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doctor demo
11-24-2010, 12:33 AM
I have a project that includes milling some 1-1/2" thick abrasion resistant plate.
The pieces have been water jet cut and now have to be finished to size.

I have torch cut, welded and punched a r plate in the past but I don't have any history machining it.

Any suggestions would be appreciated.

Steve

3jaw
11-24-2010, 10:29 AM
I used to work in a shop that made material handling gates and we used A.R. plate for the wear surfaces. A.R. is a pain in the you know what to machine. Use carbide tooling and oil and it won't be as bad as HSS. It will work harden very easily so make sure you are always making chips and keep the cutting speed down.

Evan
11-24-2010, 11:39 AM
It depends a lot on the particular grade of AR plate. Some grades are marginally machinable but others are not. The work hardening is instantaneous when the material is pushed beyond the yield point by any means. Waterjet cutting is a good choice as it won't have produced general hardening but unless the plate is in the fully annealed condition you may not be able to machine it.

Annealing AR plate requires that it be heated above the Curie temperature and soaked there for long enough to ensure that all of the cross section is up to full temp. Then it must be cooled at an extremely slow rate with no sudden changes in temperature until it is below about 300F. The cooling rate should be no faster than about 50 dgrees per hour which means that it should be cooled over a 48 hour period for best results.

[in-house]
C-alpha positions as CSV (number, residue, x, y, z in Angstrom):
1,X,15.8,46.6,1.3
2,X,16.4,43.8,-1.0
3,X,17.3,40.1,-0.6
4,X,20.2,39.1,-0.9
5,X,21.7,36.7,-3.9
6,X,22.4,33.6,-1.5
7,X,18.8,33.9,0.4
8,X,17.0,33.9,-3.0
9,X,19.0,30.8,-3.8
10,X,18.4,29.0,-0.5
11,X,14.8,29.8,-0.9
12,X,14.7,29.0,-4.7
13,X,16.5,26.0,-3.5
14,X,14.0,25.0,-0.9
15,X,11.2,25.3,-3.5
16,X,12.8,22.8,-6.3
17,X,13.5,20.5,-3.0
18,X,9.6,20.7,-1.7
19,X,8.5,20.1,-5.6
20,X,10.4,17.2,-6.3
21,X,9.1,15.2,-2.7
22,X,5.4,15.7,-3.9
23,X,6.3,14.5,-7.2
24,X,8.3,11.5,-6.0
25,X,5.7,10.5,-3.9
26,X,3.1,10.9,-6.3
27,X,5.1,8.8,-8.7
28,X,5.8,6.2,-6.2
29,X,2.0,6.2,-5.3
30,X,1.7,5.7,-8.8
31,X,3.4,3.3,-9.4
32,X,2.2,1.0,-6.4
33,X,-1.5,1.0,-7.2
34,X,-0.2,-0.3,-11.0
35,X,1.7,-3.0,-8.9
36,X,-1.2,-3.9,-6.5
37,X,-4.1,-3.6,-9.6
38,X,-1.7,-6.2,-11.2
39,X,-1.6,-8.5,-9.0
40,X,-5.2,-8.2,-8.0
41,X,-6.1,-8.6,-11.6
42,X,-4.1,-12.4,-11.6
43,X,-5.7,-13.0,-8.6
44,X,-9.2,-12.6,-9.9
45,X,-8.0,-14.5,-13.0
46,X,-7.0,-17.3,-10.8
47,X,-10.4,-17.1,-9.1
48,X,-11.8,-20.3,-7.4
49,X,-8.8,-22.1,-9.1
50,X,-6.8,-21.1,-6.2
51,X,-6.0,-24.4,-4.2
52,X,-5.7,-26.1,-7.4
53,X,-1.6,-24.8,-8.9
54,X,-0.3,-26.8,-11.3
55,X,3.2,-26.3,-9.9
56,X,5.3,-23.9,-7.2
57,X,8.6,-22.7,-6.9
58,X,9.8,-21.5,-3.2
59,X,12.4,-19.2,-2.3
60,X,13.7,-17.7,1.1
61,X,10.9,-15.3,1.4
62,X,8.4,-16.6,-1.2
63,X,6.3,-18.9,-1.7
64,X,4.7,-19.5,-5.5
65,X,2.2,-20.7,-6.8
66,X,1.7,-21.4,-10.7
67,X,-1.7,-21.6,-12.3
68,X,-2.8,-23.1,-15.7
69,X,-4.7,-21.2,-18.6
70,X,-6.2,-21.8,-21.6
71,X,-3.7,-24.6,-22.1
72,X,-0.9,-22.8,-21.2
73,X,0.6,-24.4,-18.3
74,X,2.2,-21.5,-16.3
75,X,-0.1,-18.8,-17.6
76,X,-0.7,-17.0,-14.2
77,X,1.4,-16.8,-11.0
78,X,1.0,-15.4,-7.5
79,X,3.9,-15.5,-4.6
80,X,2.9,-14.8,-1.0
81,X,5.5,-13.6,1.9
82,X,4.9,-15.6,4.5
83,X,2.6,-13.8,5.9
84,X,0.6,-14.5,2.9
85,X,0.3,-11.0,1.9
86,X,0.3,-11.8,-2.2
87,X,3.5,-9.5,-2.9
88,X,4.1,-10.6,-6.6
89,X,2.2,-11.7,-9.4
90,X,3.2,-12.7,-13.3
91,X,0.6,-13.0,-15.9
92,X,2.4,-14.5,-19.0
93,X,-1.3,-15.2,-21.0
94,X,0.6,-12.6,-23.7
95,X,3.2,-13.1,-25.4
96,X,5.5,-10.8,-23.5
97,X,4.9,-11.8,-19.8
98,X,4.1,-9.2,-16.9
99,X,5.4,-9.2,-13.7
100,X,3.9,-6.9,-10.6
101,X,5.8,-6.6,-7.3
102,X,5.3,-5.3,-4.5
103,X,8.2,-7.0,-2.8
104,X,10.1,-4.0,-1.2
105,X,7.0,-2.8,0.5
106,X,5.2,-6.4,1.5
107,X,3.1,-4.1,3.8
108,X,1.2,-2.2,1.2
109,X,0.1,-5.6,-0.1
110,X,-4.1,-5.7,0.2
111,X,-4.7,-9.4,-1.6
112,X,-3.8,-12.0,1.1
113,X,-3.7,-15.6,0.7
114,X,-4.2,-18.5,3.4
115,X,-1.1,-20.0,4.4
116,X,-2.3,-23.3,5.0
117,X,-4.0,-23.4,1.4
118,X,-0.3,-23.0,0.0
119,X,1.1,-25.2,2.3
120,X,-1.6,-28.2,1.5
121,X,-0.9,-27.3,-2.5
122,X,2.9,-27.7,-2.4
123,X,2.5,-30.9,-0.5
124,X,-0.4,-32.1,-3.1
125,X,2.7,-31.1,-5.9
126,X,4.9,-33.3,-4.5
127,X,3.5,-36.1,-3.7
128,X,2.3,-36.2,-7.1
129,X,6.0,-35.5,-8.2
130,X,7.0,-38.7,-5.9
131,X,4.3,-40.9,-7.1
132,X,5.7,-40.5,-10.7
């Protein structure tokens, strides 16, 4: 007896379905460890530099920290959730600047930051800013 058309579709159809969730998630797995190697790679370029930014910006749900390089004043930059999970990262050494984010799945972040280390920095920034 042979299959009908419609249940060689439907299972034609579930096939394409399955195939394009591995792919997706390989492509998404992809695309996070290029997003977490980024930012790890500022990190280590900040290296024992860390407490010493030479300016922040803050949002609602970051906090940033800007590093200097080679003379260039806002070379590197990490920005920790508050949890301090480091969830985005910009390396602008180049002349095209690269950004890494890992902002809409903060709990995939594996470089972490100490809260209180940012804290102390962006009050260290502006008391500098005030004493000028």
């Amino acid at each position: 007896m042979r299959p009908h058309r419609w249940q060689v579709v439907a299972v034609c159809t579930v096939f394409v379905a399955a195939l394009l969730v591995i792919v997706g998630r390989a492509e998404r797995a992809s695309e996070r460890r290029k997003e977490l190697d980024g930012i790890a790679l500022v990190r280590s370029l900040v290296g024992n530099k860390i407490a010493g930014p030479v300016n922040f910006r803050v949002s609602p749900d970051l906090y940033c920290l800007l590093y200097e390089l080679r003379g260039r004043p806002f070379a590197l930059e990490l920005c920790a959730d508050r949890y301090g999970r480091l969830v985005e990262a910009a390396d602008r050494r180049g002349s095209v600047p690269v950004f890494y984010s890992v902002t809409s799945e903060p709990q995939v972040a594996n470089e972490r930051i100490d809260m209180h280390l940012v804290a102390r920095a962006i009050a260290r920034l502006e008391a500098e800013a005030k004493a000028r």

I have had sucess using my wood burning stove to anneal AR steel. Build up a big fire with the plate near the bottom and then let the fire burn to a large bed of coals. At that point open the drafts to create maximum heat from the coals and keep the fire stoked with only a small log one at a time to prevent to large a bonfire in the stove. After a few hours of this let it burn to a hot bed of coals again and throw a layer of ashes that you previously cleaned from the stove on top of the coals to bank the fire. Close it up and come back a day later.

If you don't have a stove to use you can get the same result with a barbeque pit and some regular charcoal. A shop vac will produce a nice blast of air to approximate a forge and get the plate up to temperature. Once up to temperature throw some fresh charcoal on the coals and cover the pile with dry sand.

doctor demo
11-26-2010, 01:54 AM
It depends a lot on the particular grade of AR plate. Some grades are marginally machinable but others are not. The work hardening is instantaneous when the material is pushed beyond the yield point by any means. Waterjet cutting is a good choice as it won't have produced general hardening but unless the plate is in the fully annealed condition you may not be able to machine it.


Well it must be some ''mild'' grade of A.R. Plate. I turned the o.d. of one of the 26 pieces that need lathe work as well as some mill work. It machined a lot like crmoly. The best I could do was a .020 pass or I would get chatter, but that is on My little lathe at home I'm hoping for a little better at the shop on Friday. I'll let You know.

fishfrnzy
11-26-2010, 11:11 AM
Doctor,

AR plate has alot of variants in the US. AR 235,321,360,400,450,500,600 all reprewsenting Brinell hardness. Usually the AR235-321 will be T1 (ASTM A514) and would be the easiest to machine.

Here may be a place to start:

http://www.ssab.com/Global/Hardox/Brochures/en/010_SSAB_plate_machining_UK.pdf

Some other useful data for bending and welding:

http://www.ssab.com/en/Media/Downloads/